Dan Goldberg tried to calm analysts’ concerns about the company’s financial future Wednesday, assuring them he remains “confident” the Ottawa firm will raise enough capital to get its next-generation satellites off the ground.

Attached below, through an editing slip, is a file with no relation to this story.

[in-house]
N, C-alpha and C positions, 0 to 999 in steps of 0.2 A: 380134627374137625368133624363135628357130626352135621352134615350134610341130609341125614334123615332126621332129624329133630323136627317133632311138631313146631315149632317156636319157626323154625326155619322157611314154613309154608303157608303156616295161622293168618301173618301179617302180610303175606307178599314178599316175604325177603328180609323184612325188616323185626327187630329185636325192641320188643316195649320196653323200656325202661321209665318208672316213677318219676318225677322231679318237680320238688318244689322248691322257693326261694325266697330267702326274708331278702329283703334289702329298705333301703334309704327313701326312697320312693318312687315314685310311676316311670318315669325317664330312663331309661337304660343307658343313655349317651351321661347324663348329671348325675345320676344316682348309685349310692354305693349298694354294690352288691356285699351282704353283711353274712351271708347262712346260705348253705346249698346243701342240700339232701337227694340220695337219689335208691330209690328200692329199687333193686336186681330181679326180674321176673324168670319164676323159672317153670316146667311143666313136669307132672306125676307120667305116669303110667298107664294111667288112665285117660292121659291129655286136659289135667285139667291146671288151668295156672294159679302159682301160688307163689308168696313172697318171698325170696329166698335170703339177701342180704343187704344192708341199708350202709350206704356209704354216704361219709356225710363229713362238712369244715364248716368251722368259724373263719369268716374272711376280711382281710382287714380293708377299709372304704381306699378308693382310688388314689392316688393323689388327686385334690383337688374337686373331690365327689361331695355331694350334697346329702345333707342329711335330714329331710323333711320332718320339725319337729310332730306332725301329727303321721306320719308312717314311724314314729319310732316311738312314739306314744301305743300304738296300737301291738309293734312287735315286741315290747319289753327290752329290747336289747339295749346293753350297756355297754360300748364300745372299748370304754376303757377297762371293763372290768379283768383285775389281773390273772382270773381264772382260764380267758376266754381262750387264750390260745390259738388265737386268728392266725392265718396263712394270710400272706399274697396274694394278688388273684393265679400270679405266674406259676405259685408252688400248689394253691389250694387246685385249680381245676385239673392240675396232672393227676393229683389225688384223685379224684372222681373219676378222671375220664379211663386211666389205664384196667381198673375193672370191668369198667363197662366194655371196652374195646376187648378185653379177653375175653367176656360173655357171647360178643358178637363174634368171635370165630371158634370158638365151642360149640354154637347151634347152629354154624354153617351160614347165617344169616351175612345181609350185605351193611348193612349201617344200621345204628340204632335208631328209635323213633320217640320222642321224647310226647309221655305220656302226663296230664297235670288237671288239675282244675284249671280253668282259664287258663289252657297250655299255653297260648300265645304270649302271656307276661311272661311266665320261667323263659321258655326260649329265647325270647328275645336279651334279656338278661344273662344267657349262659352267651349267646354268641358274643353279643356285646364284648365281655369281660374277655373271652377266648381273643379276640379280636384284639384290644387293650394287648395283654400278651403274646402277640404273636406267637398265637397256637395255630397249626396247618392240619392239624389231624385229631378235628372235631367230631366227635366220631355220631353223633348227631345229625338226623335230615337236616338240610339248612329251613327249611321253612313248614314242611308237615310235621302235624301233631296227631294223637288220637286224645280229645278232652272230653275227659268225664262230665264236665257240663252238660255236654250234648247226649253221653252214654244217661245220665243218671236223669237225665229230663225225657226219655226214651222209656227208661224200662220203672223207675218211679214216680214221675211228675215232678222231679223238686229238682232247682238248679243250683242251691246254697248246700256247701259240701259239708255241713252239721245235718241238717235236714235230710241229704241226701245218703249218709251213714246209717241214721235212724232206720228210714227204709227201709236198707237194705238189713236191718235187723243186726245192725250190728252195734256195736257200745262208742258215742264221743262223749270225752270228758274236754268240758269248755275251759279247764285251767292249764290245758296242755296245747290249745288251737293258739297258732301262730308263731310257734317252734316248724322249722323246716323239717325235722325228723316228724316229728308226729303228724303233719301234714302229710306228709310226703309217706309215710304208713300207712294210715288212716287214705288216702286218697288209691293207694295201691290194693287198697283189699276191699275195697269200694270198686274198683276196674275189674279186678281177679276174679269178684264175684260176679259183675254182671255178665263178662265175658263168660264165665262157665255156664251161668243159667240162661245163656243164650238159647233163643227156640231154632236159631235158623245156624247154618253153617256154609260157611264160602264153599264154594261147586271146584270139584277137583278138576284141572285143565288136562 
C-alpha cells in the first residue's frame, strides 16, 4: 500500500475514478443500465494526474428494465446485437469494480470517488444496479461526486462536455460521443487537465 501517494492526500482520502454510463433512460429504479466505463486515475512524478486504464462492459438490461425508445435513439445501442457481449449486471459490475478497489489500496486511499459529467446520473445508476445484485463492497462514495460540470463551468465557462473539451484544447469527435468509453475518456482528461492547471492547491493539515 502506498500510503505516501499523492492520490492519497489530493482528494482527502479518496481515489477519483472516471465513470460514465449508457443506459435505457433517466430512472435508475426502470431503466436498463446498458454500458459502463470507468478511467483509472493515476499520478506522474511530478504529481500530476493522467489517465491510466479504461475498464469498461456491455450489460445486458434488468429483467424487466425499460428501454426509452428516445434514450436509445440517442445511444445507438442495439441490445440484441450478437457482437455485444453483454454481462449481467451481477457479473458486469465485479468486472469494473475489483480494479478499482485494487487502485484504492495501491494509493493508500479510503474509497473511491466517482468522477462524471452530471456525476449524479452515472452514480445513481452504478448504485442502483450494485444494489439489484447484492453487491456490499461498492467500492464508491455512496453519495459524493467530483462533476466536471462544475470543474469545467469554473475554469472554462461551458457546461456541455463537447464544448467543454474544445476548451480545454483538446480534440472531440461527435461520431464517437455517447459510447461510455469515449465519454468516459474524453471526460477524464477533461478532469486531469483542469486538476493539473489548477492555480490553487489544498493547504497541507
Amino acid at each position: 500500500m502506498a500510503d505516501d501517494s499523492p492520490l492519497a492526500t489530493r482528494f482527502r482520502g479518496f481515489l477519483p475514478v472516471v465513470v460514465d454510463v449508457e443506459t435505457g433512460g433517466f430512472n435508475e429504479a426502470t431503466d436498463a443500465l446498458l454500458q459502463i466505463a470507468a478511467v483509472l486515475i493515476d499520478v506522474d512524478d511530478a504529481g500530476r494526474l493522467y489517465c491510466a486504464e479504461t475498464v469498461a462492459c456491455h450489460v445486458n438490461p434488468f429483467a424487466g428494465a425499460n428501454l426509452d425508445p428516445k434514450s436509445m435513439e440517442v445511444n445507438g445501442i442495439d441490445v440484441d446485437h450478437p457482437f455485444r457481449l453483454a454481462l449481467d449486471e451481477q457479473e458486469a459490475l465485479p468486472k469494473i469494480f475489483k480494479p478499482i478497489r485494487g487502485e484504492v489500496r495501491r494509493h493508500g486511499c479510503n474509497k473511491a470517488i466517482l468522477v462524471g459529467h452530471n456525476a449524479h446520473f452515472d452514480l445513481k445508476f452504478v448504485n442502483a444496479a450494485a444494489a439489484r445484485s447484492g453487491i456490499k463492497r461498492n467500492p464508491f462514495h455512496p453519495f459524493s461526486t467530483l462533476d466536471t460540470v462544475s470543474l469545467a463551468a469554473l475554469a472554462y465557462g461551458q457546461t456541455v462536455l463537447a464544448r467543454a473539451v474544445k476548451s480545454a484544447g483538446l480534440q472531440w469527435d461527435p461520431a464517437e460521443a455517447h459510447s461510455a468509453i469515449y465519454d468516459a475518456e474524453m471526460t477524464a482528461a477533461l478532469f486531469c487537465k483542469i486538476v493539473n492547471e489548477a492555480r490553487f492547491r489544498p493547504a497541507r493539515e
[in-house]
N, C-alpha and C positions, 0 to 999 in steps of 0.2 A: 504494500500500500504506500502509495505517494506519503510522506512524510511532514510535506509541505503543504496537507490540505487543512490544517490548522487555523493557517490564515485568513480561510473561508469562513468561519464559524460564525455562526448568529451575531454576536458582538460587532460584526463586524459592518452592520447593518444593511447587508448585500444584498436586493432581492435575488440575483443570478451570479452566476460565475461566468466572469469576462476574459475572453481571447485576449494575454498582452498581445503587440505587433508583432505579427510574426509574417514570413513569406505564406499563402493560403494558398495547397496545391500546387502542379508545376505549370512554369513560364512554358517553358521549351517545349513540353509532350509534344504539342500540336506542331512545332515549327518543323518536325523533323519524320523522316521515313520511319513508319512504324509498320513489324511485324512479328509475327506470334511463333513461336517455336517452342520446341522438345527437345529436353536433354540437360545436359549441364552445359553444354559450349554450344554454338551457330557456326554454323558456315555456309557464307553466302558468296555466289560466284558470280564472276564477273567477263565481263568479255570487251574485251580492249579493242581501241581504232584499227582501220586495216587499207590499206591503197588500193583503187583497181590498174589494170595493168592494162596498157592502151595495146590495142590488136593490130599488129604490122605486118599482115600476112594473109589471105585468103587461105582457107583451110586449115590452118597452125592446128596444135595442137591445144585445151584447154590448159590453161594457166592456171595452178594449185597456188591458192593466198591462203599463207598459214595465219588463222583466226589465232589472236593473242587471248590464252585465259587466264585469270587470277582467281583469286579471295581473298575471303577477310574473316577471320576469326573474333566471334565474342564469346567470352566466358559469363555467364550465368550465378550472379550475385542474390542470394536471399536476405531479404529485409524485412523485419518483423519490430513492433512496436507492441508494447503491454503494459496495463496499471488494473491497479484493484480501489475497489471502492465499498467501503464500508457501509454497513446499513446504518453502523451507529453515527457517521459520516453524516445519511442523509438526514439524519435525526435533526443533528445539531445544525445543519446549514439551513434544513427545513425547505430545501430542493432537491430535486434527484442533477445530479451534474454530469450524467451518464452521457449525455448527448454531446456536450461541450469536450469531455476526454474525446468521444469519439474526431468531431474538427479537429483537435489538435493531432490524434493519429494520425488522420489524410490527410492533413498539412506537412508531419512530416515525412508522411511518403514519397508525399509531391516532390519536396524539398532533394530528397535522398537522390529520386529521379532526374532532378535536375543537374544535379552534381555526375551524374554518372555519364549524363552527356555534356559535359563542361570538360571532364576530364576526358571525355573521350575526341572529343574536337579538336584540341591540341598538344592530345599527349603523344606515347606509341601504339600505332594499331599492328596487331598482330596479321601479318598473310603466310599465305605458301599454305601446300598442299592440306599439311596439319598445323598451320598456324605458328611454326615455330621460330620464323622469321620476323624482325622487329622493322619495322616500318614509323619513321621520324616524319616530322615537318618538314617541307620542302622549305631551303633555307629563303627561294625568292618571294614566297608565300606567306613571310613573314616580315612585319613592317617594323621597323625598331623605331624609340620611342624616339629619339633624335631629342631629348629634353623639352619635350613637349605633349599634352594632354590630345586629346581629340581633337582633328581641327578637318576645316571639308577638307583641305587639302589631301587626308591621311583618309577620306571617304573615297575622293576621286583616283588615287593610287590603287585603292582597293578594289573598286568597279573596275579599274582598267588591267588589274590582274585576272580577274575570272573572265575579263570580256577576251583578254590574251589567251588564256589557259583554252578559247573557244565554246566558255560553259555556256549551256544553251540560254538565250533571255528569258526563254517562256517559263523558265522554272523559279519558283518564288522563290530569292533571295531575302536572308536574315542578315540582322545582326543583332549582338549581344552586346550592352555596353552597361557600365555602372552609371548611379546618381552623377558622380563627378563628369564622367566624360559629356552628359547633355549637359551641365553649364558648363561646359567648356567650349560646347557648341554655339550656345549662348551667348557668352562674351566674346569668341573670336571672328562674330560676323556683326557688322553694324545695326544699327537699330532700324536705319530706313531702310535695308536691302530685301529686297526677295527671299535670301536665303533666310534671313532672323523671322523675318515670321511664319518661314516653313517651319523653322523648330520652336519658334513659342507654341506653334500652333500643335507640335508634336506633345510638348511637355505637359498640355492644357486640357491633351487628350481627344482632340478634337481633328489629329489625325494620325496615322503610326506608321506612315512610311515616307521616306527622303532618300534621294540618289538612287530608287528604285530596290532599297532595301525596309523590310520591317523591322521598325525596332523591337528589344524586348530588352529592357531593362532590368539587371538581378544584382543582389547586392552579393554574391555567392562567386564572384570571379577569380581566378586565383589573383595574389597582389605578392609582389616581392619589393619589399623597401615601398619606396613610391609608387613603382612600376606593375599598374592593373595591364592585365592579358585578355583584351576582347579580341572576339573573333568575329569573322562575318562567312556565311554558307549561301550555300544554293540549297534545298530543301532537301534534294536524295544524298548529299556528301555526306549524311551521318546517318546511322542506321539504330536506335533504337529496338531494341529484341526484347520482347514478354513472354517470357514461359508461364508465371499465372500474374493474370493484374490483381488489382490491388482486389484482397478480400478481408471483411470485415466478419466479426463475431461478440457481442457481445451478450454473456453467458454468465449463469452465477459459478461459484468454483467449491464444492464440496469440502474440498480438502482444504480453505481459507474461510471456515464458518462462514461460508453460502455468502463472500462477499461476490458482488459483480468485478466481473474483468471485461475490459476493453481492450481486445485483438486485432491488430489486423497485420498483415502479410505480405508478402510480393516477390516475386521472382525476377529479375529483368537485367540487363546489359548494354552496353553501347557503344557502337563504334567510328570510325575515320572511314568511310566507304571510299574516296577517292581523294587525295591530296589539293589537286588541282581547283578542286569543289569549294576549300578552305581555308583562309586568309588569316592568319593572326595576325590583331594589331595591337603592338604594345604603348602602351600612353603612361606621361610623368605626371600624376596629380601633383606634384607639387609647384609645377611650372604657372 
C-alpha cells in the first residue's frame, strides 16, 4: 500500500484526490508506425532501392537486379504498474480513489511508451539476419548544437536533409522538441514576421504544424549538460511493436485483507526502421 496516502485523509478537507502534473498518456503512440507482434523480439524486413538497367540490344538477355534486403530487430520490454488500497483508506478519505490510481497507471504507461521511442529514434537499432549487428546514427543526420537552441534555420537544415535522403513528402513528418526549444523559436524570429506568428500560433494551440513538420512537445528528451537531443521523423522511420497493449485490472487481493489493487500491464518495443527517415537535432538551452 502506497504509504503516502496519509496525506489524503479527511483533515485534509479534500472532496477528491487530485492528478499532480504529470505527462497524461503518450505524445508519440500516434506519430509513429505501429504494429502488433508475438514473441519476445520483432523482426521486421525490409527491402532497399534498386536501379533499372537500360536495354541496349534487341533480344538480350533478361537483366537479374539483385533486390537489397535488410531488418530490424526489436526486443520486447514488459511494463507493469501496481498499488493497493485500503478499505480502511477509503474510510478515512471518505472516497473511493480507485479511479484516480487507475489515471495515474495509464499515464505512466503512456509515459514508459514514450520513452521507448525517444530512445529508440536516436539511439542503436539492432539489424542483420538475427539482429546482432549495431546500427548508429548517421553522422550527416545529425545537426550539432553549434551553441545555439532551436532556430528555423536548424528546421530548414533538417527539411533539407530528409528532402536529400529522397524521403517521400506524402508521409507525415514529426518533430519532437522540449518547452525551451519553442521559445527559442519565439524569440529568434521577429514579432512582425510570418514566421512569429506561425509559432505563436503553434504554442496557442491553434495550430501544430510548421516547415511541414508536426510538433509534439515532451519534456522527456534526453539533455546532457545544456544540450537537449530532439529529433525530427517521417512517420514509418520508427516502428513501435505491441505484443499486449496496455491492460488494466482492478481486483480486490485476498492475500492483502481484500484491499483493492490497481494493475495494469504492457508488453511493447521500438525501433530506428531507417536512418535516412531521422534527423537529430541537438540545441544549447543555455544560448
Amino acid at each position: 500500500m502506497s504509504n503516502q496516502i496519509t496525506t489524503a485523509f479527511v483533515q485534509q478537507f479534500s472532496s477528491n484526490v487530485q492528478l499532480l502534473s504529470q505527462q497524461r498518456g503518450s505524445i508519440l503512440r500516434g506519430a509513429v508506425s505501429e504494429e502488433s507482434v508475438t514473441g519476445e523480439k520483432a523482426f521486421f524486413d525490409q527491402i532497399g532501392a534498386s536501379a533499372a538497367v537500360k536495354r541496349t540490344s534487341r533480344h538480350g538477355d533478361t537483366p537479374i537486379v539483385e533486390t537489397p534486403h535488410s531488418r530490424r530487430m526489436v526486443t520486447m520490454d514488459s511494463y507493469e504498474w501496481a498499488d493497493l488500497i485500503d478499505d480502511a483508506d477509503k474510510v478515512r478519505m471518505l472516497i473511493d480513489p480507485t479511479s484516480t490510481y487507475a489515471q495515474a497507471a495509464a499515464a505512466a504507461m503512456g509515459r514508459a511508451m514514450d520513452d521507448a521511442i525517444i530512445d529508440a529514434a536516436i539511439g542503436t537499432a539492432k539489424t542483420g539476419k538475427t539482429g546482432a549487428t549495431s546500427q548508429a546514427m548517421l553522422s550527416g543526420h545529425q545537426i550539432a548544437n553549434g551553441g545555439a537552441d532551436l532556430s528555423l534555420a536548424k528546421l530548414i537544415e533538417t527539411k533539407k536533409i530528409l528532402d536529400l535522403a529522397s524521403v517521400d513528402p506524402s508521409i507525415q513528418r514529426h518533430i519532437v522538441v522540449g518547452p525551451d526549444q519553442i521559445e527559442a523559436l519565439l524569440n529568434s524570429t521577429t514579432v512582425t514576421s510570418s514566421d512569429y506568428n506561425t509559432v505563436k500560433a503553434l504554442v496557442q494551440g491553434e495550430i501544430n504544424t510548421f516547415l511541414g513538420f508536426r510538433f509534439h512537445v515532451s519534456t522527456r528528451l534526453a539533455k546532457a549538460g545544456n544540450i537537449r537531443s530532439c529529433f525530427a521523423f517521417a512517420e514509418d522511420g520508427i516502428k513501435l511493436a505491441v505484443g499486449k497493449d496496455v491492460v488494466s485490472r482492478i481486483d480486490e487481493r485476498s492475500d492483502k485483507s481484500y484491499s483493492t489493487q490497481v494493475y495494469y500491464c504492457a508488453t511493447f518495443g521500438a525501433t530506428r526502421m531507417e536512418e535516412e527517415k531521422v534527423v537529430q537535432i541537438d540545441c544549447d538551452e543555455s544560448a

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Telesat’s chief executive tried to calm analysts’ concerns about the company’s financial future Wednesday, assuring them he remains “confident” the Ottawa firm will raise enough capital to get its next-generation satellites off the ground, despite delays that have plagued the multibillion-dollar project. Questions about the future of the satellite constellation, dubbed Telesat Lightspeed, dominated the company’s morning conference call with analysts to announce its fourth-quarter and full-year 2022 earnings. When the project was originally unveiled more than two years ago, Telesat said it expected the first Lightspeed low-Earth-orbit (LEO) satellites to be launched in 2024. But supply-chain disruptions and soaring costs forced the company to revise its timeline and the first Lightspeed satellites now aren’t expected to be ready until 2025. Meanwhile, Telesat has yet to round up all the financing it needs to cover the full cost of the project, which has an estimated price tag of about US$5 billion. On Wednesday, CEO Dan Goldberg said various investors, including the federal government, have committed more than C$4 billion in funding for Lightspeed. The rest of the money is expected to come from export credit agencies. Golderg said talks with Export Development Canada and French agency Bpifrance are continuing. “Unfortunately, we’re not there yet,” he told analysts. “We remain optimistic that we’re going to secure the financing we need to move forward with the program – recognizing, of course, that there’s no assurance that we’ll ultimately get there. We hope to be in a position to provide that clarity soon.” Telesat has said it’s open to seeking other investors to help bankroll Lightspeed if necessary. Asked Wednesday whether the company would target government agencies or private equity firms, Goldberg said he preferred not to discuss other potential funding sources. “I feel pretty good about where those (financing) conversations are, although it ain’t over ’til it’s over, so no guarantees,” he said. “Personally, I remain optimistic that we’re going to get the funding that we need to move Lightspeed forward,” Goldberg added. “There’s a lot of interest in LEO (technology) right now, and there are a lot of parties that share our vision that there’s a big opportunity there. There aren’t that many LEO operators out there that if you are bullish on the opportunity that you can put money to work with.” The focus on Lightspeed during Wednesday’s call reflects growing concerns among analysts about Telesat’s ability to deliver the project, which has already been scaled back from its original incarnation. The company trimmed about US$1.5 billion off its original budget and reduced the constellation from 258 satellites to 188 plus 10 spares amid supply-chain issues that hindered its efforts to close financing. Ongoing financing and production delays mean Telesat is in danger of falling behind in a fiercely competitive space that includes big names like Elon Musk’s SpaceX, Jeff Bezos’s Amazon-backed Project Kuiper, and U.K.-based OneWeb. Such obstacles don’t help a company that’s already carrying billions of dollars in debt. Worries about Telesat’s ability to service its debts prompted S&P Global Ratings to downgrade the company’s credit rating to CCC+ in December. S&P analyst Madhav Hari told the Globe and Mail earlier this year such a rating suggests a 50-per-cent chance of default. He said Telesat would need “extremely favourable” market conditions to keep making timely payments on its debt. Fears about the firm’s long-term financial health are also reflected in its market valuation. Telesat’s share price has tumbled from $49.76 a share when it went public on the Toronto Stock Exchange in November 2021, to $10.20 in late-afternoon trading Wednesday. Despite those headwinds, Goldberg said Wednesday he remains bullish on Telesat’s ability to produce a state-of-the-art LEO satellite constellation that will help satisfy rising demand for lower-latency broadband internet service. “We’re confident that (Lightspeed) is going to go forward and we’re doing real work on it,” he said, noting the company has budgeted between $40 million and $70 million in capital expenditures for the project in fiscal 2023. Goldberg said the firm has already received $750 million in advance orders for the LEO service, calling it a sign that customer interest in the constellation is strong. “We’re focused on Lightspeed because we think it’s a great commercial opportunity,” he said. “It’s taken us longer for sure than we originally anticipated, but I continue to believe that the original investment thesis is totally intact – which is to say, there’s a huge market for a well-engineered, well-executed, enterprise-grade, enterprise-focused LEO constellation.” Telesat bought back about $200 million of its debt from the open market last year and its board of directors has given management the green light to spend an additional $200 million to repurchase more debt “if it’s determined to be in the best interests of the company,” management said Wednesday. Meanwhile, Goldberg said pricing on contracts with major partners such as Franco-Italian manufacturer Thales Alenia Space, which is building the constellation, has stayed fairly constant despite rising inflation. “Fundamentally, the core building blocks of the project … remain intact,” he said. “I think we’re doing all the right things. We still have a great opportunity here and we want to get it right.” Telesat, which keeps its books in Canadian dollars, reported revenues of $759 million for the fiscal year ending Dec. 31, down about two per cent from 2021. The firm posted a net loss of $80 million, compared with net income of $155 million the previous year. Telesat blamed the reversal on higher non-cash losses from the conversion of its U.S.-dollar-denominated debt to Canadian currency, combined with the recognition of accelerated clearing payments for the repurposing of the C-band spectrum in 2021. The company is projecting revenues of between $690 million and $710 million for fiscal 2023. Management said Telesat expects to see smaller contract-renewal deals for major customers such as Bell Canada and the U.S.-based Dish Network, which contribute a significant chunk of its annual revenues.